The contrast between optimism of "Auld Lang Sang" and these characters' dire reality is not especially subtle, but as ever it's how Waits writes them and sings them that make them make you want to drink more whiskey.I ran out on Sheila
Everything's in storage
Calvin's right I should go back to driving truck
Should auld acquaintance be forgot...
Over here the ladies all want sweet perfume
But there's never a rose
And over there the roses are frightened to bloom
So they never can grow
Oh fuck off Tom Waits. What sort of song is this to subject a man who has drunk too much whiskey to? Really? Fuck off.And then I will fill the ocean back up with my tears
I still have a couple more years
And then I can come back to the harbor
Down to the harbor
12) Foreign AffairWithout fear of contradiction bon voyage is always hollered
in conjunction with a handkerchief from shore
by a girl that drives a rambler and furthermore
is overly concerned that she won't see him anymore
This song is off Waits' 1977 album Foreign Affairs, which for whatever reason has never been a favourite of mine (tho "Burma Shave" is classic Waits narrative storytelling and "I Never Talk To Strangers" is a charming duet with Bette Middler). Like a lot of the album, this song is very cinematic and kinda overblown; but most strikingly it is nostaligic but not actually sad. Which feels weird given every song around it.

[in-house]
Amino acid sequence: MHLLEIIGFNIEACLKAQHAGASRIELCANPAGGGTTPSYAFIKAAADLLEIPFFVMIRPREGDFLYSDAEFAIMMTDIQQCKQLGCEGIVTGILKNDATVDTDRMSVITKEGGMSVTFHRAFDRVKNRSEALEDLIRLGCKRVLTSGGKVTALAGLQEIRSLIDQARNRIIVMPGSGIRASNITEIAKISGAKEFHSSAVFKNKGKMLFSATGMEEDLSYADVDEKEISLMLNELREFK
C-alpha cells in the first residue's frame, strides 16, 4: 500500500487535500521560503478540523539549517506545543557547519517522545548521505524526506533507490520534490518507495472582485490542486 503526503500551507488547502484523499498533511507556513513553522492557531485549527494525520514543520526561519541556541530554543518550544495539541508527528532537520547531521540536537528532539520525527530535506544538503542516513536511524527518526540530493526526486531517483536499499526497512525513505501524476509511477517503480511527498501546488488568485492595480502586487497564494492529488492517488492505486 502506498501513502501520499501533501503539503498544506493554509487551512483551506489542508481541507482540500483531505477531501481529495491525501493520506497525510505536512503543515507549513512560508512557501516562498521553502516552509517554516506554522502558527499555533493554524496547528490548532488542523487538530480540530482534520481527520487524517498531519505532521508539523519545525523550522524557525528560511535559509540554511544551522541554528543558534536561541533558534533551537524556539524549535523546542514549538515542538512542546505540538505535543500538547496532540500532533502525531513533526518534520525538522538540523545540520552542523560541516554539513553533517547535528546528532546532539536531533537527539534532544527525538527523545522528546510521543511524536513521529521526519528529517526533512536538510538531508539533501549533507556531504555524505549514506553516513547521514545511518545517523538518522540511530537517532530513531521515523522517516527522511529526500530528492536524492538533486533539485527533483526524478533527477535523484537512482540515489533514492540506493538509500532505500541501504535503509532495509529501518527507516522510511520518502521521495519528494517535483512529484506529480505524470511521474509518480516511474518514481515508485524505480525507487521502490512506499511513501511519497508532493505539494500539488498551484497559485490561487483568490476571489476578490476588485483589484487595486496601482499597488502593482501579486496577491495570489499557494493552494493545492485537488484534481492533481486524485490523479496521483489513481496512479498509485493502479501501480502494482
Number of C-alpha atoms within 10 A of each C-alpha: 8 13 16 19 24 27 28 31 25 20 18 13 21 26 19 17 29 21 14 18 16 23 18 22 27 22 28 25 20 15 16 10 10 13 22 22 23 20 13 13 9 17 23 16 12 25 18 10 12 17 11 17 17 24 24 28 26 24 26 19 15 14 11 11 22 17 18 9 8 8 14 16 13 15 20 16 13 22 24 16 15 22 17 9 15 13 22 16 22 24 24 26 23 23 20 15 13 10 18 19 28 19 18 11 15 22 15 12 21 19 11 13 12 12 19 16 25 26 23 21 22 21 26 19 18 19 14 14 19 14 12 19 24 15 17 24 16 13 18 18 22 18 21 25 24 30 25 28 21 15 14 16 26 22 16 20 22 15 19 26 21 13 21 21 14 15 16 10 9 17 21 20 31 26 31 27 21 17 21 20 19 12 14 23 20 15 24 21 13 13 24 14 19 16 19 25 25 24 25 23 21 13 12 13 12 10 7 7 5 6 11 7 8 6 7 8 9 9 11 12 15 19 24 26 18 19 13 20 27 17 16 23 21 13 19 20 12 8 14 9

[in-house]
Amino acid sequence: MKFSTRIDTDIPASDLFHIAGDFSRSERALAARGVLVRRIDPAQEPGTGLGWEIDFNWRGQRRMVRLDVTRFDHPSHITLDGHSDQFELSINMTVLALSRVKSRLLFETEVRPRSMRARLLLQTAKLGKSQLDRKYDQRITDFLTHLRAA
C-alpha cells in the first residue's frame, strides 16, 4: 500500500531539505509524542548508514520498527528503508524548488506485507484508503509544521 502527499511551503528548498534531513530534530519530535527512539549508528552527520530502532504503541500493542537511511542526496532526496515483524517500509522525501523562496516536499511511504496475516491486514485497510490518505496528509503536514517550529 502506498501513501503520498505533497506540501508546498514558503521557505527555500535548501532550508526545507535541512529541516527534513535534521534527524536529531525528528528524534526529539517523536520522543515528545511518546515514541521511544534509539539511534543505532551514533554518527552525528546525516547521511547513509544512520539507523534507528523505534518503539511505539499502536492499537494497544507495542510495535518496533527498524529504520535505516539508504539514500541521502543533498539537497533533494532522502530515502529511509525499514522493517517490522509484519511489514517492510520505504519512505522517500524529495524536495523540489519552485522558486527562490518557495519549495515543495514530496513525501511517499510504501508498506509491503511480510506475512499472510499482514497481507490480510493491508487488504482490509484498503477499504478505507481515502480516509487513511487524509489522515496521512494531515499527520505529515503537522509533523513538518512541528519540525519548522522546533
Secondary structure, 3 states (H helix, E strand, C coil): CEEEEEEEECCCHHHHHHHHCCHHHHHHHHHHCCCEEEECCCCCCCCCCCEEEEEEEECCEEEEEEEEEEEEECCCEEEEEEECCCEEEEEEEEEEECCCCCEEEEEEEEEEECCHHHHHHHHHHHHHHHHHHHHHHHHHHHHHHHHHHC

Anyway, time to refill my glass, and this time I'll get whisky not whiskey.planes and trains and boats and buses
characteristically evoke a common attitude of blue
unless you have a suitcase and a ticket and a passport
and the cargo that they're carrying is you
13) Fannin StreetOnce I held you in my arms, I was sure
But I took that silent stare through the guilded door
The desire to have much more, all the glitter and the roar
I know this is where the sidewalk ends
Now this is more like it! A broken, stumbling and very sad song about an old man expressing his regret about a notorious street in Housten, Texas, where the old man's chasing of debauchery lost him the woman he loved. This is why we listen to Tom Waits while drinking whisky.You'll be lost and never found
You can never turn around
Don't go down to Fannin Street
Ever since I put your picture in a frameNot all Waits' songs have to be sad to be brilliant. Waits' broken-in-the-gutter voice is crucial to making his tales of heartfelt love like this one from Mule Variations, but this song is so strong that not even Rod Stewart can destroy it.
The lyrical hook, his love's picture in a frame as a metaphor for commitment, is so understated it works perfectly to offset the song's deeply felt pathos. If this isn't about his wife and long-tme collaboarator Kathleen Breenan (for whom Waits wrote "Jersey Girl") then it damn well should be and Tom Waits has some explaining to do.I'm gonna love you